Monday, May 28, 2012

It's Never Good News When...



When your system or document decides to act up or act out, you might find yourself crashing out of Word without being able to save your document. Word is set up to auto save a backup copy of your document at timed intervals. The recovery has been in versions of Word for a very long time and for the most part works the same from version to version.

After you restart your system and open Word again, the Document Recovery pane appears automatically. It shows a list of auto saved copies that it has. You can have several in the list. Click an auto saved file in the list and the text from that auto saved document appears in the normal document area. You can click File and Save As to save the text under another name.

You might not be able to recover all of your text, but you should be able to recover quite a bit of it. Saving often when you work on a document affects auto recovery and can aid in you recovering more of your document than you might if you just rely on the auto save.

You'll also see that each auto recovery version includes a drop-down, which also allows you to open, save, or delete an auto saved version of the document.The Show Repairs option on the drop-down is for a repaired document. The same recovery pane can appear when you have a corrupted document.   Look at the bottom of the pane for the Close button to close the pane.

Show Repairs


Documents can be corrupted and repaired for any number of reasons. When a document has been passed via email several time, you can have a problem. Problems can also crop up when a document has been opened on different systems with different versions of Word. You can frequently pick up wonky code when you copy and paste from one source to another--for example, copy text from the Web. You'll know you have a problem document when Word stalls and you look at your status bar and see that Word is repairing your document.

If and when a document that Word is trying to repair crashes, you'll see that you have several auto saved copies. You can use the drop-down to see the repairs...which you may or may not understand and be able to do something about. I usually pick the second document in the list and save it under a new name. My thinking is that whatever went on that caused the problem is still present in the first auto saved document...especially if the second one doesn't try to auto repair when I open it up!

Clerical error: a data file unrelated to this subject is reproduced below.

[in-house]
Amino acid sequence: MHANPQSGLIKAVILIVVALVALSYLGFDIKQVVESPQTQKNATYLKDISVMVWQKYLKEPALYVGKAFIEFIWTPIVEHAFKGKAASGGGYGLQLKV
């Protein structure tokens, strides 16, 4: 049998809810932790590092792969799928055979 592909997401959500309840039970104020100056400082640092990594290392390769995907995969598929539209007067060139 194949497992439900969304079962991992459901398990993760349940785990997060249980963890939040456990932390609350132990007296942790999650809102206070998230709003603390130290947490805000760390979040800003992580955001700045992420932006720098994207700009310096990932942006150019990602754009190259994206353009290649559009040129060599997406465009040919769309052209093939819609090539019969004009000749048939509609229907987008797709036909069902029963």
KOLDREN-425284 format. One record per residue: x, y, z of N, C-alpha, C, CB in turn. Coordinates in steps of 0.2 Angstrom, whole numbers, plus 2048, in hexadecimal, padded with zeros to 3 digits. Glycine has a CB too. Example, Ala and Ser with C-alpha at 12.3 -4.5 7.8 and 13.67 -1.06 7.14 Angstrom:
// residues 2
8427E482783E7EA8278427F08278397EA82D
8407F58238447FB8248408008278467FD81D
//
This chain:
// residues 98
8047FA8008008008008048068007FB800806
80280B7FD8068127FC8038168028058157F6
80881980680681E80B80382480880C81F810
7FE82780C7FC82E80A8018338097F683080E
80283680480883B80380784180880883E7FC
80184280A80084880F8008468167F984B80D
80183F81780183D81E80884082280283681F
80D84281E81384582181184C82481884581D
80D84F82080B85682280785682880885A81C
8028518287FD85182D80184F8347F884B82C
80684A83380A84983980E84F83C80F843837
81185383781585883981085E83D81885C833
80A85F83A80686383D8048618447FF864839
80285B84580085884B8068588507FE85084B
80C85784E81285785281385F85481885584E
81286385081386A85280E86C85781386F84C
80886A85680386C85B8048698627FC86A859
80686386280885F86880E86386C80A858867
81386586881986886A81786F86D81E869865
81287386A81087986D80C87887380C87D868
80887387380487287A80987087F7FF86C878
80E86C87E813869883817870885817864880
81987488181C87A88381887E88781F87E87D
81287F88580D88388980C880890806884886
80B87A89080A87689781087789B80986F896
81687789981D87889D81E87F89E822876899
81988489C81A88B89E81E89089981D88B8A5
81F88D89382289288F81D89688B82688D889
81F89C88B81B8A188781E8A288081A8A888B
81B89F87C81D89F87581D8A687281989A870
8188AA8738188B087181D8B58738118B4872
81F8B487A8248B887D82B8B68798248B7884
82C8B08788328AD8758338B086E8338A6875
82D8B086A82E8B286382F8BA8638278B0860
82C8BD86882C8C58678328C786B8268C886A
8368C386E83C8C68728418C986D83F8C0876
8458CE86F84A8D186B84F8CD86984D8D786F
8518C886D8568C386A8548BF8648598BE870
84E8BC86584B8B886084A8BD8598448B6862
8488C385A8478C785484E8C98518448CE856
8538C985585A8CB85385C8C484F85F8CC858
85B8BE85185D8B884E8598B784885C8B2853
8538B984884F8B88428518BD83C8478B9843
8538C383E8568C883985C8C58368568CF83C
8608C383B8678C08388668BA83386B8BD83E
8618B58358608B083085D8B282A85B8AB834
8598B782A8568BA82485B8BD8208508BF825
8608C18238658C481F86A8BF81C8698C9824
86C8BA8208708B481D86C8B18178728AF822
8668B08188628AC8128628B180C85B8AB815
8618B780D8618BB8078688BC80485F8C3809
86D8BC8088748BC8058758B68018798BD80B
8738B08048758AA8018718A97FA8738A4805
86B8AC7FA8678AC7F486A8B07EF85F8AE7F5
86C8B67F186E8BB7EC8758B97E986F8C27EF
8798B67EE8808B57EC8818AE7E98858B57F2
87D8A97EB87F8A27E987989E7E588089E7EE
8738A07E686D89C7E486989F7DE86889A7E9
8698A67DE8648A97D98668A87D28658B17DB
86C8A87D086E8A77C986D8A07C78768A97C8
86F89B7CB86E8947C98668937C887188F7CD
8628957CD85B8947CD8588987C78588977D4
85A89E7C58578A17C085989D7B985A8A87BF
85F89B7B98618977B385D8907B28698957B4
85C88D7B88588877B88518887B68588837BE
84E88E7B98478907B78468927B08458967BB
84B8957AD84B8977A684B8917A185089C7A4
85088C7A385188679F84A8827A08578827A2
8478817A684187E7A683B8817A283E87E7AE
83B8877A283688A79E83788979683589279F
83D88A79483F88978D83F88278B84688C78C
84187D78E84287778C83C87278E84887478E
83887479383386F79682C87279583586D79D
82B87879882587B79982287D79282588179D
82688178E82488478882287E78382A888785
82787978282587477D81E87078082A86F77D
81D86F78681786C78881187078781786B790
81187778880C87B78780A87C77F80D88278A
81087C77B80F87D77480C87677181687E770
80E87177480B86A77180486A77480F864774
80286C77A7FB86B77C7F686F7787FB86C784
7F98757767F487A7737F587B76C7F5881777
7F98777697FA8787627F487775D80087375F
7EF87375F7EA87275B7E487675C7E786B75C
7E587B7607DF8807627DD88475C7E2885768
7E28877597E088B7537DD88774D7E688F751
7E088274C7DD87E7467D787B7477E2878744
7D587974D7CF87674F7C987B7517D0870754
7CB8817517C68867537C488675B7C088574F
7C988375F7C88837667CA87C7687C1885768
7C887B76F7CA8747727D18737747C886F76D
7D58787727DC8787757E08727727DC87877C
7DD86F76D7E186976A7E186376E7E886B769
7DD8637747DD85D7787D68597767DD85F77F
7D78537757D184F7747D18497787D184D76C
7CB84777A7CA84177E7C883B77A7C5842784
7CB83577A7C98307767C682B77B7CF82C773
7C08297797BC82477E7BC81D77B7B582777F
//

Corrupted documents is one of the reasons that people use versioning on documents. For example, I have a 200 page family tree. It's filled with tables that list nothing but names, dates, and places. It's a quick reference for anyone who wants to know if they are part of the McKee family from the Sparta area of Randolph County, Illinois. The file is save under the name McKee_Tree_052512. The number string at the end is the date that the file was last edited. Word has built-in versioning; however, I've found my hang-a-date-off-the-end works well without my having to inspect the document. At any given time, I might have the most recent two or three version of the tree. If my tree starts acting up, I can use the next previous version to start working again without having to deal with corruption.


If all else fails...
Documents can become so messed up that no matter what Word or you try to do the document is going south with no stops on the way. Desperate times call for desperate measures. When all else fails, try this recovery method.
  1. Close all documents in Word, and then close Word.
  2. Open Word again. A blank document appears. This document is the lowest level of a template available in Word.
  3. Import the document with which you're having a problem.
    --Word 2007/2010, select Insert, Object (the drop-down arrow), and then Text from File.
    --Word 2003, select Insert, and then Insert File.
    A navigation dialog appears.
  4. Navigate to the file that has the problem and select it. Word imports the text in the file and formats it as it goes.

    Word resets all selections you've made so that it corrects any problems the document might have. You can repeat this process more than once to get rid of layers of problems (yes, it's possible to have layers of problems). I've only had to do this multiple time on a few occasions; however, when I needed to know this process, having tucked it away in the back of my brain saved me lots of pain and suffering.
Newer versions of Word are more stable and the instances of corrupt documents has decreased with each new version of Word. However, it's still possible, but you now at least have an option to try when trying to recover a large or important document.

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